Neuroanatomical Changes Associated with Cognitive Aging

  • Janice M. JuraskaEmail author
  • Nioka C. Lowry
Part of the Current Topics in Behavioral Neurosciences book series (CTBN, volume 10)


The literature on the neuroanatomical changes that occur during normal, non-demented aging is reviewed here with an emphasis on the improved accuracy of studies that use stereological techniques. Loss of neural tissue involved in cognition occurs during aging of humans as well as the other mammals that have been examined. There is considerable regional specificity within the cerebral cortex and the hippocampus in both the degree and cellular basis for loss. The anatomy of the prefrontal cortex is especially vulnerable to the effects of aging while the major subfields of the hippocampus are not. A loss of neurons, dendrites and synapses has been documented, as well as changes in neurotransmitter systems, in some regions of the cortex and hippocampus but not others. Species differences are also apparent in the cortical white matter and the corpus callosum where there are indications of loss of myelin in humans, but most evidence favors preservation in rats. The examination of whether the course of neuroanatomical aging is altered by hormone replacement in females is just beginning. When hormone replacement is started close to the time of cycle cessation, there are indications in humans and rats that replacement can preserve neural tissue but there is some variability due to the type of hormones and regimen of administration.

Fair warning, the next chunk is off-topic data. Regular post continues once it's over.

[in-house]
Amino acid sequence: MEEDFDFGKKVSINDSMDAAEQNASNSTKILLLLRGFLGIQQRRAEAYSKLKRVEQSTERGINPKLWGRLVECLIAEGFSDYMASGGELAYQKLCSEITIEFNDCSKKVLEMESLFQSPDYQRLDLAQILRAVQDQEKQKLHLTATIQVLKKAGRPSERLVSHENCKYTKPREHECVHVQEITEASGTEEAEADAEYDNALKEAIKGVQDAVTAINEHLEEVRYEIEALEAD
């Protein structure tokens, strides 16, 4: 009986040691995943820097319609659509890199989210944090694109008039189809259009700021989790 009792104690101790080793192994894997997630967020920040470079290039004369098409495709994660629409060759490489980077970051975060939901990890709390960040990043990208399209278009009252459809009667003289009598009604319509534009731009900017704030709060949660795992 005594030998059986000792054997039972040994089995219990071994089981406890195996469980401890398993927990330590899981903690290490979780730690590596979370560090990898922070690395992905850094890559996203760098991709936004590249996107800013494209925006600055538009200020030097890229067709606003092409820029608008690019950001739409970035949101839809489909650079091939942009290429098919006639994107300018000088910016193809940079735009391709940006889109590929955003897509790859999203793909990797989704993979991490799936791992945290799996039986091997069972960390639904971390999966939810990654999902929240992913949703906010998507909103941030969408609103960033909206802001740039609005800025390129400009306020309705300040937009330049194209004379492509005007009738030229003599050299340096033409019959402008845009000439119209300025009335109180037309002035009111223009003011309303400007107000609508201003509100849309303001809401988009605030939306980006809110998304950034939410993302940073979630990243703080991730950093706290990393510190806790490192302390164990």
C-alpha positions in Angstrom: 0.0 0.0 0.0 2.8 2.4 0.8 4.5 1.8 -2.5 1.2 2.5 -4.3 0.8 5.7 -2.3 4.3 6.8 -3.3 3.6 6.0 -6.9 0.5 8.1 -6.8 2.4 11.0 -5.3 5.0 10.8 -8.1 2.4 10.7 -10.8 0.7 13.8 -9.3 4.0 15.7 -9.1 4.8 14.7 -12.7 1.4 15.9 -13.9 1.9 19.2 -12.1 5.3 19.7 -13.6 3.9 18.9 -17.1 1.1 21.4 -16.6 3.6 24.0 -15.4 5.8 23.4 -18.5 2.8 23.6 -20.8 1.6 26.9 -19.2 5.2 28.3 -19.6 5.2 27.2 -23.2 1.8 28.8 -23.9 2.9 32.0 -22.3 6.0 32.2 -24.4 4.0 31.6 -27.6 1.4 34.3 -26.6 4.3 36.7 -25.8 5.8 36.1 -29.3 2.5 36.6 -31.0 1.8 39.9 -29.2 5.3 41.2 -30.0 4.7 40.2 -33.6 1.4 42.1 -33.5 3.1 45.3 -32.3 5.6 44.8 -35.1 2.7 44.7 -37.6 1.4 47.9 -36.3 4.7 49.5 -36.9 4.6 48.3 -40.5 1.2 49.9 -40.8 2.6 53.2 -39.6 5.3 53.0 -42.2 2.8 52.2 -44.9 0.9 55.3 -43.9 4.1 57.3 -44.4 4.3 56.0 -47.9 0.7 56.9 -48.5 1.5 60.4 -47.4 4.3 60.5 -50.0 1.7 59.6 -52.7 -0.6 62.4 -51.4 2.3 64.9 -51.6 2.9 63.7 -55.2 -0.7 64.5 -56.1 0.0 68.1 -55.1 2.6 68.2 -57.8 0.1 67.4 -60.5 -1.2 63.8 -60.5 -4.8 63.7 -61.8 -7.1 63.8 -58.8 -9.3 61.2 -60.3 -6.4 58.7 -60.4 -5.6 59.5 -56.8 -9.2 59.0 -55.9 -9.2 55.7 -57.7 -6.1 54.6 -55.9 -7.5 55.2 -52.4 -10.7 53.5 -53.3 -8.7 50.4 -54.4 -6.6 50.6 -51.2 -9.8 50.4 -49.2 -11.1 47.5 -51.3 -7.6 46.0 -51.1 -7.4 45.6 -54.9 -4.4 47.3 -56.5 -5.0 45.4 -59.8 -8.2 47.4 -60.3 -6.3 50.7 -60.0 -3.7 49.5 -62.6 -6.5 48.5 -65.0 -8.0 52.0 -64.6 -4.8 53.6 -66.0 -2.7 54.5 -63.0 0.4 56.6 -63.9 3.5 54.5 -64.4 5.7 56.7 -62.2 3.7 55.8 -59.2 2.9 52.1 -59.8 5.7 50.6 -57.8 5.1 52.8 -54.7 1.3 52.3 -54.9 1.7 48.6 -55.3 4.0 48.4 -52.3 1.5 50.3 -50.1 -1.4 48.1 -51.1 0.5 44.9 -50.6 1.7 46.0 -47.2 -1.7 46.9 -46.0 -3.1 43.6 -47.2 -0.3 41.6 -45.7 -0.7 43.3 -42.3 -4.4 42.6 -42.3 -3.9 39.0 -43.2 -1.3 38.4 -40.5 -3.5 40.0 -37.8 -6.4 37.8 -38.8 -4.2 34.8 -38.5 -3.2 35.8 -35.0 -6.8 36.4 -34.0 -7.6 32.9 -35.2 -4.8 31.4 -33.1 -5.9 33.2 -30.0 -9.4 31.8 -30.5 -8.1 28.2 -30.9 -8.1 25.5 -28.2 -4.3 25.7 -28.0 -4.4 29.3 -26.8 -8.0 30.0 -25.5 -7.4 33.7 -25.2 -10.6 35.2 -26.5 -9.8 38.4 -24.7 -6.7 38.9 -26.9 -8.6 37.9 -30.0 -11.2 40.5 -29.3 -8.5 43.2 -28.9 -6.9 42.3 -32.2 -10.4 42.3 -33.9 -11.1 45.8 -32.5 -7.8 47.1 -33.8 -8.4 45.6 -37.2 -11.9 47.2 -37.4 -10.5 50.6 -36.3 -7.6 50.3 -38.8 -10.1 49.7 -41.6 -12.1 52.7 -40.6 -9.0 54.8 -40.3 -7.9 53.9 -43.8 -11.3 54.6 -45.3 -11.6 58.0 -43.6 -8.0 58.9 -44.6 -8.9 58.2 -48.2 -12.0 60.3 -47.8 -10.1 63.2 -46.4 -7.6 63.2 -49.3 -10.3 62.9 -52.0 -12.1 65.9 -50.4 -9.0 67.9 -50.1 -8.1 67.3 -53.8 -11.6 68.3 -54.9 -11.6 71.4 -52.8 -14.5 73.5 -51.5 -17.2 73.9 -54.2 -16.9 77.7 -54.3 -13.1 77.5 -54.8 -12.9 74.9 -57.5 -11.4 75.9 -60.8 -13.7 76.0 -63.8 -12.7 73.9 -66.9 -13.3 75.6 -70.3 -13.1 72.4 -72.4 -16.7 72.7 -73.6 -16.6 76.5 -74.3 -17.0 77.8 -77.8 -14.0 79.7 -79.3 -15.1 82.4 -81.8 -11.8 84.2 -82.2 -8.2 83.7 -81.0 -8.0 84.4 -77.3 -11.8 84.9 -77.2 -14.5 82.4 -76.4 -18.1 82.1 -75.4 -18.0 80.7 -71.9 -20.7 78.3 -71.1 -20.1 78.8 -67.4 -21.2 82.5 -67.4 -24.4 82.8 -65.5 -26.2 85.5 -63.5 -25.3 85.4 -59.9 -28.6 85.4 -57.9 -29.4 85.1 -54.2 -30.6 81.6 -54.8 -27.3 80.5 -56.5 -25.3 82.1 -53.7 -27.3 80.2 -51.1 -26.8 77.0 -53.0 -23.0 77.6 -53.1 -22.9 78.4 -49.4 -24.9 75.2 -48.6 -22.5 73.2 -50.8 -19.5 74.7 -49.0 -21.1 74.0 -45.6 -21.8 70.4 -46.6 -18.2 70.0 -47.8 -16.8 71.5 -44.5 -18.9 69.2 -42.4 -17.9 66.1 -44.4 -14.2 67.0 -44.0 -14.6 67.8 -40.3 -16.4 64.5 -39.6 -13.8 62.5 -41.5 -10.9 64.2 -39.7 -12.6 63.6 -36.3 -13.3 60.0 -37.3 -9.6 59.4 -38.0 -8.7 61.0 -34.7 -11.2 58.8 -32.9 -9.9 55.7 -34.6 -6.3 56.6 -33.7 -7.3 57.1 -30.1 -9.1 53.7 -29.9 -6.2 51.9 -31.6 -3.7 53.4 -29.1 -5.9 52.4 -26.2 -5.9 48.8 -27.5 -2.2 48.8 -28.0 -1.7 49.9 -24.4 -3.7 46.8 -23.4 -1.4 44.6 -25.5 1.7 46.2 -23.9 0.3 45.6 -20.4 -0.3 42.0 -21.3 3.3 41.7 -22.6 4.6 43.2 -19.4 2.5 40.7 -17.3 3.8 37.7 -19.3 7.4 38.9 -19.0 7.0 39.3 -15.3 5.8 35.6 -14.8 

Stereology Neuron number Dendrites Synapses Synaptophysin Dopamine Estrogen Progesterone Medroxyprogesterone acetate Hormone treatment Menopause Hippocampus Prefrontal cortex Acetylcholine Glutamate White matter Myelination Basolateral amygdala Corpus callosum 



Magnetic resonance imaging


Positron emission tomography


Single-photon emission computed tomography


Dopamine transporter


Monoamine oxidase A


Monoamine oxidase B


Messenger ribonucleic acid


Medial prefrontal cortex


N-methyl-d-aspartate receptor


Medroxyprogesterone acetate


17-β estradiol




Conjugated equine estrogens


Choline acetyltransferase





Our work was supported by grants from the National Institute of Aging, AG18046 and AG022499. We thank Wendy Koss and Renee Sadowski for comments on the manuscript.


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© Springer-Verlag Berlin Heidelberg 2011

Authors and Affiliations

  1. 1.Department of Psychology and Program in NeuroscienceUniversity of IllinoisChampaignUSA
  2. 2.Department of PsychologyUniversity of IllinoisChampaignUSA

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